The film Do the Right Thing, written, directed and produced by Spike Lee, focuses on a single day of the lives of racially diverse people who live and work in a lower class neighborhood in Brooklyn New York. The film centers on how social class, race and the moral decisions that the characters make have a direct effect on the way people interact with each other. Although the film was released in 1989, its social views on the effect that race has on police brutality is just as relevant today as when it was released 26 years ago.
The movie ultimately shows how dangerous it is to react to others based on race. Spike Lee portrays characters stereotypically in the movie through their language and aesthetics. The effects of this movie created a lot of controversy about police brutality, stereotypes, achieved and ascribed statuses within poor neighborhoods. According to Rotten Tomato critics Stuart Klawans says “Do the Right Thing is Lee's most complex, heartfelt and disturbing film to date..”The audience felt as though the film is smart, vibrant, and urgent without being didactic.
Spike Lee portrays stereotypes by using visual images to represent the different racial groups in the film. This is done in numerous ways such as having Italian American characters wear crosses and tank top shirts. This is also done in his portrayal of Radio Raheem wearing an African necklace while carrying a large boom box playing loud rap music. Even characters such as a group of Puerto Rican friends are shown listening to salsa while speaking Spanish and drinking beer on the stoop of their apartment building.
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Lee also points out that his characters recognize that their different ethnicities can lead to a power struggle by having them openly insult each other through slurs. Lee also shows this when his black activist character Buggin’ Out, played by Giancarlo Esposito tells Mookie,played by Spike Lee who is a black man employed by a white man, to “Stay Black” insinuating that Mookie should never strive to be a sell-out and not forget where he came from.
Throughout the film, the characters not only point out the differences in their race, but also displays the relations of power in capitalist societies through their social interactions. Buggin’ Out verbally attacks a property owning white man for running over his new Air Jordans and then asks him “What are you doing in my neighborhood?” In this scene Lee shows how a character in a poor neighborhood feels the need to compete with others economically. Buggin’ Out acts like this because he buys the latest shoes and does not want to feel that he is literally and metaphorically being run over by a man who was much wealthier than he is.
The film is set in a predominantly black neighborhood and the only two families seen that own businesses are an Italian American and a Korean American. Some of the black characters like them because they are business owners and others dislike them for the same reason. At the end of the film the only business owner whose business is vandalized and burned to the ground is a white man’s. Its shown that, although there is conflict between Korean Americans and African Americans, the history between whites and blacks is much more conflicted.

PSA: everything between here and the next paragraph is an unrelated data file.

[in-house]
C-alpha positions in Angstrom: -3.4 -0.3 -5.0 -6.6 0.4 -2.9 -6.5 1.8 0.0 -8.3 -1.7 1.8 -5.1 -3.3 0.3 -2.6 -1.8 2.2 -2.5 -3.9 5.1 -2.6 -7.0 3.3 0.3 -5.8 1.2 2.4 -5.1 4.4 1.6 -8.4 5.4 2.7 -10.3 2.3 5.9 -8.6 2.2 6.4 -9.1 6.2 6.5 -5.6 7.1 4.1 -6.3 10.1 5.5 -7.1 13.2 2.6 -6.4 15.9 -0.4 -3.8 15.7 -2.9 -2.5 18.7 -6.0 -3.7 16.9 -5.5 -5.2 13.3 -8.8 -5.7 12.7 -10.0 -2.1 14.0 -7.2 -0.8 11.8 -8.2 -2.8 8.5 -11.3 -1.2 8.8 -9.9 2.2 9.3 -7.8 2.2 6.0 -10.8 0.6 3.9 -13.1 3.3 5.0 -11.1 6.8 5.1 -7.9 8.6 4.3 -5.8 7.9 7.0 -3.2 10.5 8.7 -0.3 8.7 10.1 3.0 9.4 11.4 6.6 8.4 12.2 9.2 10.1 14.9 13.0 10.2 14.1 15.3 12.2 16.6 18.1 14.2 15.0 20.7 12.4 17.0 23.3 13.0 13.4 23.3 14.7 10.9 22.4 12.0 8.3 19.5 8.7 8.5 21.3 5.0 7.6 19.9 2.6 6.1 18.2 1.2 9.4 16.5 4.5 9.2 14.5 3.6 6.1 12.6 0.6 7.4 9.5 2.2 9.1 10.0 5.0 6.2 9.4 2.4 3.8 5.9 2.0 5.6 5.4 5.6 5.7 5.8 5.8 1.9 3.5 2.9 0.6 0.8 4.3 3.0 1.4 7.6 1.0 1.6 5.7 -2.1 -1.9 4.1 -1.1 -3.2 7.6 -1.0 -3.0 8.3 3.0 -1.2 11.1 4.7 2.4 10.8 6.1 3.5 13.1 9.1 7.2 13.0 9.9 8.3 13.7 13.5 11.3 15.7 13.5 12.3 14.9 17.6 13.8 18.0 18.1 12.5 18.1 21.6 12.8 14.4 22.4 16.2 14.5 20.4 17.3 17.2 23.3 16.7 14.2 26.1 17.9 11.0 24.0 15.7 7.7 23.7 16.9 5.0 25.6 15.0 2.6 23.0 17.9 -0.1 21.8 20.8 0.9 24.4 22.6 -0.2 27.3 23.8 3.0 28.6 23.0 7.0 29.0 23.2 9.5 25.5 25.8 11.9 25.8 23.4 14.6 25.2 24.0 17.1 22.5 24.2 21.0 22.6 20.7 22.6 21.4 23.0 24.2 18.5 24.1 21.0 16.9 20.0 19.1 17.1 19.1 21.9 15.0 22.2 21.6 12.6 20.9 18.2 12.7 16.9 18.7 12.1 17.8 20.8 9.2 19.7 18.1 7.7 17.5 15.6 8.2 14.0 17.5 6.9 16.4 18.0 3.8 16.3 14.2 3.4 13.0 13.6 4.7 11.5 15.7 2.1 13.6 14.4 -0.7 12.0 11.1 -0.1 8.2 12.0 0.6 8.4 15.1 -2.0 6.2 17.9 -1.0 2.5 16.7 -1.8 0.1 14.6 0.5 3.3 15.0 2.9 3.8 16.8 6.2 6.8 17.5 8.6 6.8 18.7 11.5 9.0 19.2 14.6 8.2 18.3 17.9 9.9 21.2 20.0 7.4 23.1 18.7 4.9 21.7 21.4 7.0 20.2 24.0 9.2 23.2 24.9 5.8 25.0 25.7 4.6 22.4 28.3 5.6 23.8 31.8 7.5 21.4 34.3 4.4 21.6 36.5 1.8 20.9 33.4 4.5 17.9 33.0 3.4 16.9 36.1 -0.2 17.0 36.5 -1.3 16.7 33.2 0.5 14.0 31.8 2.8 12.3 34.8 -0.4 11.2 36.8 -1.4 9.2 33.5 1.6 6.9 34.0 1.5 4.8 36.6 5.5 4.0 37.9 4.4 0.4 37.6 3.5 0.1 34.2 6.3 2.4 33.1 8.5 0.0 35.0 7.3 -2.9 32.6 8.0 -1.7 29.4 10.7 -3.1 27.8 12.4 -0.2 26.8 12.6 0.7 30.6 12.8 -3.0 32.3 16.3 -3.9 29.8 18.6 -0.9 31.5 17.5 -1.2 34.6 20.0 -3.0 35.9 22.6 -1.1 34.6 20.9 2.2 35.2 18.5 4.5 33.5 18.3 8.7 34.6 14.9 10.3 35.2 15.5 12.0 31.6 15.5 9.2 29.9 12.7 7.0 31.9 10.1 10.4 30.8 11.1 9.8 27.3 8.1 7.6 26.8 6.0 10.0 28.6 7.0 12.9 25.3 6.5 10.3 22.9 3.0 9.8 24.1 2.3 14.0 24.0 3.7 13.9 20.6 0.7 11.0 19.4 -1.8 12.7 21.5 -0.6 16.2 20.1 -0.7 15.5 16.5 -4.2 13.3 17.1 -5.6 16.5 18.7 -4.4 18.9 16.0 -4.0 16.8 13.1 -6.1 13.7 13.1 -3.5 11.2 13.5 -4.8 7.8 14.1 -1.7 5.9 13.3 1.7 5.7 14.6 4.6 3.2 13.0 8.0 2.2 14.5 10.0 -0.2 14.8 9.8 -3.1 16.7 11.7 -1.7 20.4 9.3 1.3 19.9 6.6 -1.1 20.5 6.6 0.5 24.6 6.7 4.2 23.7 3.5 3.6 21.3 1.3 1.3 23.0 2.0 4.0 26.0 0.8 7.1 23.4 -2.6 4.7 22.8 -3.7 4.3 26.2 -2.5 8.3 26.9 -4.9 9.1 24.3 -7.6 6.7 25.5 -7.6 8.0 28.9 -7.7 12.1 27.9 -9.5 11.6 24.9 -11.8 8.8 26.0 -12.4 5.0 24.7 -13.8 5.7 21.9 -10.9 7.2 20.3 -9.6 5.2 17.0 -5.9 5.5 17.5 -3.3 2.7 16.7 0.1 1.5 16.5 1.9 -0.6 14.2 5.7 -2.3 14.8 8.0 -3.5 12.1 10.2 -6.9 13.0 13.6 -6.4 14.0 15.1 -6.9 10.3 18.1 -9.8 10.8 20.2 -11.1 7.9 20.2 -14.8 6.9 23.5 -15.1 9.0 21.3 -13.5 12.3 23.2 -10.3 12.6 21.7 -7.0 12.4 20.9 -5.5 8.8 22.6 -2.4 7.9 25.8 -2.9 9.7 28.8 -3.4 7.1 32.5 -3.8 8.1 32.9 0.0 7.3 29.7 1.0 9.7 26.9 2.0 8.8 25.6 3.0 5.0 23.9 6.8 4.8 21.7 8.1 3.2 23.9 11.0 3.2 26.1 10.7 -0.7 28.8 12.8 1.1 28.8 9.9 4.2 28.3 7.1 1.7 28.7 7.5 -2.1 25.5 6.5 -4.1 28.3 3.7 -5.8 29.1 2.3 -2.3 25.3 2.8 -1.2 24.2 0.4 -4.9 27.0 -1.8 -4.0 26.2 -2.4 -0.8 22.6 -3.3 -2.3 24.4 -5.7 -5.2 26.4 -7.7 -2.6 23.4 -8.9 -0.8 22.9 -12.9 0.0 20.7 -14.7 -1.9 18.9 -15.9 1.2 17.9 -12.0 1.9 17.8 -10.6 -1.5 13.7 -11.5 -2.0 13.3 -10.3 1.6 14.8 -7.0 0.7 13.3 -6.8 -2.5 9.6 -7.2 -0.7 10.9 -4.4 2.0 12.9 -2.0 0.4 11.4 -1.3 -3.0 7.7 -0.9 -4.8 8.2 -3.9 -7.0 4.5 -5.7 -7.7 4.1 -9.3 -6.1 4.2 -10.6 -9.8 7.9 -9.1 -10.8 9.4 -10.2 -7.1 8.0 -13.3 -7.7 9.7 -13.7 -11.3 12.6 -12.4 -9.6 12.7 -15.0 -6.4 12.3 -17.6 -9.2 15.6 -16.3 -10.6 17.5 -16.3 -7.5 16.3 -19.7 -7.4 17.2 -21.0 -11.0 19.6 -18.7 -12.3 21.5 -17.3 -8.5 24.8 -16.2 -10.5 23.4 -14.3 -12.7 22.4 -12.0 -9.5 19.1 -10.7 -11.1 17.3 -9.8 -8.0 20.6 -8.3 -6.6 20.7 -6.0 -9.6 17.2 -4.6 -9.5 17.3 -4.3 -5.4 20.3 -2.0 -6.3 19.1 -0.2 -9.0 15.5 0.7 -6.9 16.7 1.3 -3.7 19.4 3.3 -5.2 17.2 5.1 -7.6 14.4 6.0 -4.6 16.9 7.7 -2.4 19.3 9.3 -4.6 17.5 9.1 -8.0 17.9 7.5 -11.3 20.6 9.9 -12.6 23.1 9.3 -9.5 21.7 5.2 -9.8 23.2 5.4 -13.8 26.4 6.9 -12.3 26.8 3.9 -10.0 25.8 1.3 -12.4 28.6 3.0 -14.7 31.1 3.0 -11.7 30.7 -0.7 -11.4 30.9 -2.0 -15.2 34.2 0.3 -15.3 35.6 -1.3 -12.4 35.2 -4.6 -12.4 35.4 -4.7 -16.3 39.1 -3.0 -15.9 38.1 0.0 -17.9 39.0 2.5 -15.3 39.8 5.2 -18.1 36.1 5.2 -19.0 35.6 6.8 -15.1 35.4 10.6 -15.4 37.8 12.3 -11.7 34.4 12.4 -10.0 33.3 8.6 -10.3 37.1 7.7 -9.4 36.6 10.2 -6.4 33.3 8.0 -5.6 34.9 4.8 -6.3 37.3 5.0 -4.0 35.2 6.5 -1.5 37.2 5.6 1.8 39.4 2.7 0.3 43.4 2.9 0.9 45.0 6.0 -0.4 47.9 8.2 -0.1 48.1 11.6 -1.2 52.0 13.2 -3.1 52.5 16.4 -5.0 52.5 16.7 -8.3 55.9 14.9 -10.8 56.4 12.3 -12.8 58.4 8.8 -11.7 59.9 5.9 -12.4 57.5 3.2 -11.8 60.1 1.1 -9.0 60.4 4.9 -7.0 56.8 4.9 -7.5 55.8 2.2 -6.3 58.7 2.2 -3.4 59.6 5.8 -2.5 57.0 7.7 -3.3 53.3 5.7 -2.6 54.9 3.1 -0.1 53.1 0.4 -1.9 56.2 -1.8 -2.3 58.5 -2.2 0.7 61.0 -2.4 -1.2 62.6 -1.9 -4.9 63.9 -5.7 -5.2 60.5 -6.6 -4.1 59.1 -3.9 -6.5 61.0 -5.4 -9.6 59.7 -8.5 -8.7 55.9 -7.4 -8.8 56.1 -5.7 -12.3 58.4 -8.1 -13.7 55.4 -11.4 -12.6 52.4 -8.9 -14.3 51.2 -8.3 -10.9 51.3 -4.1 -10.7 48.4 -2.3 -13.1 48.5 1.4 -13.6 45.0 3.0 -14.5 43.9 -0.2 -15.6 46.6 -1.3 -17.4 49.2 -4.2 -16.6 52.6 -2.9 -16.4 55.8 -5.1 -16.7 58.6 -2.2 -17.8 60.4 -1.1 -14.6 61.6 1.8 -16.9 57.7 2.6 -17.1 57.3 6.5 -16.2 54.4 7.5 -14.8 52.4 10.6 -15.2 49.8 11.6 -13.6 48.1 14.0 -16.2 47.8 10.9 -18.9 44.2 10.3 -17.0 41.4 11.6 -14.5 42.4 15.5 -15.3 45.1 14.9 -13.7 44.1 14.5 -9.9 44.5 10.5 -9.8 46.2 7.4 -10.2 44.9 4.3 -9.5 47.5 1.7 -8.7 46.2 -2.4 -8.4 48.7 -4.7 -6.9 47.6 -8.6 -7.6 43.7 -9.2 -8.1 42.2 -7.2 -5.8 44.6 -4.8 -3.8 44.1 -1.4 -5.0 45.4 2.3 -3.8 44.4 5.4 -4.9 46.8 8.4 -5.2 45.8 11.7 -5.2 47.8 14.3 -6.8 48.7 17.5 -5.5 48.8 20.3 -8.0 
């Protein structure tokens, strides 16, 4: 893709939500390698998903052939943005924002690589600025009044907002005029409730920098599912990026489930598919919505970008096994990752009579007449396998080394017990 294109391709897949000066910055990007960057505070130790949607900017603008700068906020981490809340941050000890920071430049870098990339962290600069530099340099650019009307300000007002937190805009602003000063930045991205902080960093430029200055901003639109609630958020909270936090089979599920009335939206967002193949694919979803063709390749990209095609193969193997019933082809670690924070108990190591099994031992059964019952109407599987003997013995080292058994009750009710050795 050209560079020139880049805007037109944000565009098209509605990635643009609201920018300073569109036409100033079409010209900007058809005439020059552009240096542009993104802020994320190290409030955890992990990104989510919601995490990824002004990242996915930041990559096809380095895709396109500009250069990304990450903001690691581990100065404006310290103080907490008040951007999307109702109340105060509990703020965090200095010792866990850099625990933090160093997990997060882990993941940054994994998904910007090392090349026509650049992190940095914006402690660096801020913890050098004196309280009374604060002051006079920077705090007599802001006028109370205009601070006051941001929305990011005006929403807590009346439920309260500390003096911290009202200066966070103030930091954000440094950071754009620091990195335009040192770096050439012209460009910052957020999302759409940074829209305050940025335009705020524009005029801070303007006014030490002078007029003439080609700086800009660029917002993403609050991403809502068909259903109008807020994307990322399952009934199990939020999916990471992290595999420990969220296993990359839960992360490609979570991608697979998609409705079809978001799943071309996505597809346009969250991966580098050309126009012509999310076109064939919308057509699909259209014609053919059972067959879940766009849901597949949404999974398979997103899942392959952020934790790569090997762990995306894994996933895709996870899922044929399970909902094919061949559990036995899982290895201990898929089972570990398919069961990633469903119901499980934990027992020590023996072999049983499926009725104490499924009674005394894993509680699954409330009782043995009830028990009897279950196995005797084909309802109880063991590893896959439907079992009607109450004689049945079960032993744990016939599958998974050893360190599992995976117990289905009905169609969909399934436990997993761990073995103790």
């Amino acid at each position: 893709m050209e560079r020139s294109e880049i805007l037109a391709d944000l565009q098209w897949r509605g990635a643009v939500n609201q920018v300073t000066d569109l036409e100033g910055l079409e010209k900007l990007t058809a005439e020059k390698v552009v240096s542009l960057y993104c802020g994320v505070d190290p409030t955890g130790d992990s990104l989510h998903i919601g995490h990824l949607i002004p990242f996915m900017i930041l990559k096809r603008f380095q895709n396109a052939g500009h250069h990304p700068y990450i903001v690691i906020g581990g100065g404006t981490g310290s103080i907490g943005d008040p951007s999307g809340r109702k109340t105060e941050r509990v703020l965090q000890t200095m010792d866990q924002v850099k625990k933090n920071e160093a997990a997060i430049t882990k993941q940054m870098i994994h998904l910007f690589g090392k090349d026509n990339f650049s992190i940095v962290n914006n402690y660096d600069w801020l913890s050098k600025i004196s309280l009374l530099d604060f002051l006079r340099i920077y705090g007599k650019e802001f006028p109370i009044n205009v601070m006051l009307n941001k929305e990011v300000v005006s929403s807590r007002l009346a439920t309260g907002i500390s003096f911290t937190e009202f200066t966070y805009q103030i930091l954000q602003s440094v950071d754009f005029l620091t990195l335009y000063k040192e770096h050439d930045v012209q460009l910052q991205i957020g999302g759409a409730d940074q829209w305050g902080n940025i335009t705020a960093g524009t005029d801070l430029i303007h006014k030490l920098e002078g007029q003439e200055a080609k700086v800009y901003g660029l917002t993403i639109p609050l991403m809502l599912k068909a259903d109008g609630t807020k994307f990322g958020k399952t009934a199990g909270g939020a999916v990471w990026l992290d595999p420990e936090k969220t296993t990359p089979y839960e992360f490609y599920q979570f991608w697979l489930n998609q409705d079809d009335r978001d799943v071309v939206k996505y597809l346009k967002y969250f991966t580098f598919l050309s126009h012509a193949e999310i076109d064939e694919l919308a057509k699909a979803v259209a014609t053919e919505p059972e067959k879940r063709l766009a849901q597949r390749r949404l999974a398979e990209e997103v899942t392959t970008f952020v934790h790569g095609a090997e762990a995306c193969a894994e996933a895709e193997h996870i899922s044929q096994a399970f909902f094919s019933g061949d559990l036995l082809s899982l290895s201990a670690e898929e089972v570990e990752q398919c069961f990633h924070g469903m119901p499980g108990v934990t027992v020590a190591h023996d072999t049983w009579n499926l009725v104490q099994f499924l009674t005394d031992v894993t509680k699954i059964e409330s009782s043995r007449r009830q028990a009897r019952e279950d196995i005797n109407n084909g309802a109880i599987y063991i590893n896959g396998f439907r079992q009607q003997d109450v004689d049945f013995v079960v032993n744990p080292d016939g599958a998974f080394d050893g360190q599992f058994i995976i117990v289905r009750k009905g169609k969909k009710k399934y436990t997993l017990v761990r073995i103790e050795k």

Though many of the black characters love Sal’s pizzeria, owned by an Italian American, they do become aware of what Sal played by Danny Aiello, really thinks of them when he feels threatened out by Buggin’ Out and denies him the chance to put a picture of a black man on the pizzeria wall. Clearly showing how by denying the picture, control is kept over the black patrons in his restaurant. This scene represents how disbelief is turned into outrage by Radio Raheem, played by Bill Nunn becoming a victim of police brutality.
At this point the audience realizes that this may not have been an accident but in fact this has been happening repeatedly in the neighborhood. The residents of this lower class neighborhood are now all aware that it is normal for them to be victimized by police. When the camera pans to Mookie’s shocked face, it reveals that Mookie has decided that there is something wrong with standing next to these three white men, while the rest of his neighbors and friends watch.
Mookie felt a sense of loyalty towards Sal through employment, but now a line has been drawn. This scene is very intense because at this point Sal and his sons are not just a symbol of wealth, but are now a symbol of any injustice committed against the people within the neighborhood by someone who is white or economically more powerful than they are.
In the film Do The Right Thing, director Spike Lee chose to create a film that is able to both entertain and emotionally sit with the audience. This is done by pointing out that racial and social disparities are not properly addressed by those in power, they can ultimately lead to acts of extreme violence by those who feel powerless. The film is realistic, it expertly lets the conflict build slowly instead focusing on the outrageous use of stereotypes, it shows the audience that these issues concerning race exist, and emphasizes the fact that the issues are not only with race, but also with who is in control. The film was successfully powerful due to the fact Lee knew that in order to make a film about social issues he needed to embrace the stereotypes in order to criticize them.
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